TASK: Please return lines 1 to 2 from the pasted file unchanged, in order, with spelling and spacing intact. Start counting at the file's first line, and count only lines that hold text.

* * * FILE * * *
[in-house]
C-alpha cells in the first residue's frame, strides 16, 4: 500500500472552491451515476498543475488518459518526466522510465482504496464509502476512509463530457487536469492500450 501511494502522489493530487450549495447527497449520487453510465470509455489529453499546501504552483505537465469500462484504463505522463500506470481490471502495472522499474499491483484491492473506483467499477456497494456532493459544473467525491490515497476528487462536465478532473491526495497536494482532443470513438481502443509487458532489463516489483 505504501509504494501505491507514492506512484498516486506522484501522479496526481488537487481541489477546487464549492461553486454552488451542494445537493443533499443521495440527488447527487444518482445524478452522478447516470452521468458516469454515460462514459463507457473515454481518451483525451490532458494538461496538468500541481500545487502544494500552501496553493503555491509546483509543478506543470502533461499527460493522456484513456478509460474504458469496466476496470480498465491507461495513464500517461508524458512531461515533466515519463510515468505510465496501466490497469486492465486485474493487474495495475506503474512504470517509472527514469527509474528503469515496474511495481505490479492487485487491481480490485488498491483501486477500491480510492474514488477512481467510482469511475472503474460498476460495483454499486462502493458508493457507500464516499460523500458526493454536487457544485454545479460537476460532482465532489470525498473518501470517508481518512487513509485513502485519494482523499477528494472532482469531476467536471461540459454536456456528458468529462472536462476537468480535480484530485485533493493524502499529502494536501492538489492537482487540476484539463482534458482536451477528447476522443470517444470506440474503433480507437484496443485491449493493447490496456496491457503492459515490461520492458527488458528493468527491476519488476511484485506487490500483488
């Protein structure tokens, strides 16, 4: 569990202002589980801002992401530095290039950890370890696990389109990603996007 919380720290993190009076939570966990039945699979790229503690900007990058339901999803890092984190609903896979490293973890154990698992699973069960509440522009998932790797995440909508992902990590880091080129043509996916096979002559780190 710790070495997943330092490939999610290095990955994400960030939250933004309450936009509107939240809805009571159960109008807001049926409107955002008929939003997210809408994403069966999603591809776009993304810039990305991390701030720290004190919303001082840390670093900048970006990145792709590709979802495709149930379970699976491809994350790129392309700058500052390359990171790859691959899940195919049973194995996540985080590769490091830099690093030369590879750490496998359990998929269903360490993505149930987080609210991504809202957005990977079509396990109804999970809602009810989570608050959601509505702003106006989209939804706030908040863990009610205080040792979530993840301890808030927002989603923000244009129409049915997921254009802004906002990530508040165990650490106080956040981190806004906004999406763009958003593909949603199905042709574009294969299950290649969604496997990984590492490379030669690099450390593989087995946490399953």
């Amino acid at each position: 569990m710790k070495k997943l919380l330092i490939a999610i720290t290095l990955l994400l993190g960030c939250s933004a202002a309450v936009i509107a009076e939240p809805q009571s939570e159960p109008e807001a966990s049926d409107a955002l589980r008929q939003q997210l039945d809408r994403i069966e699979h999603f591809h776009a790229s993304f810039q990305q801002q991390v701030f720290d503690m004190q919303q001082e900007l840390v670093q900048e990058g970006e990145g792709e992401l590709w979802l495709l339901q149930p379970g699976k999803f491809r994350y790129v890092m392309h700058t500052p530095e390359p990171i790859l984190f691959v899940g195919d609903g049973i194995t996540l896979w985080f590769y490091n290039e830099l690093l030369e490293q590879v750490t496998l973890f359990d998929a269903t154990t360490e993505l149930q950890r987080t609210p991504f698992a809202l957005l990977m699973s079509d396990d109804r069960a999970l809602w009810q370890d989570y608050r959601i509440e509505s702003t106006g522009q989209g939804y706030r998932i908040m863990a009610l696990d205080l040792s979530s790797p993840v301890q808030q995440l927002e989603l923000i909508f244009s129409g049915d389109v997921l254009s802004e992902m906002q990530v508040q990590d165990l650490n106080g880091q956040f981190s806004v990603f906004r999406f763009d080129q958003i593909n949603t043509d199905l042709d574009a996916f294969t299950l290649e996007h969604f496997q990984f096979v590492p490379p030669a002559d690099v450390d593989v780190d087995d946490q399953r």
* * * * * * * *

[in-house]
C-alpha cells in the first residue's frame, strides 16, 4: 500500500472552491451515476498543475488518459518526466522510465482504496464509502476512509463530457487536469492500450 501511494502522489493530487450549495447527497449520487453510465470509455489529453499546501504552483505537465469500462484504463505522463500506470481490471502495472522499474499491483484491492473506483467499477456497494456532493459544473467525491490515497476528487462536465478532473491526495497536494482532443470513438481502443509487458532489463516489483 505504501509504494501505491507514492506512484498516486506522484501522479496526481488537487481541489477546487464549492461553486454552488451542494445537493443533499443521495440527488447527487444518482445524478452522478447516470452521468458516469454515460462514459463507457473515454481518451483525451490532458494538461496538468500541481500545487502544494500552501496553493503555491509546483509543478506543470502533461499527460493522456484513456478509460474504458469496466476496470480498465491507461495513464500517461508524458512531461515533466515519463510515468505510465496501466490497469486492465486485474493487474495495475506503474512504470517509472527514469527509474528503469515496474511495481505490479492487485487491481480490485488498491483501486477500491480510492474514488477512481467510482469511475472503474460498476460495483454499486462502493458508493457507500464516499460523500458526493454536487457544485454545479460537476460532482465532489470525498473518501470517508481518512487513509485513502485519494482523499477528494472532482469531476467536471461540459454536456456528458468529462472536462476537468480535480484530485485533493493524502499529502494536501492538489492537482487540476484539463482534458482536451477528447476522443470517444470506440474503433480507437484496443485491449493493447490496456496491457503492459515490461520492458527488458528493468527491476519488476511484485506487490500483488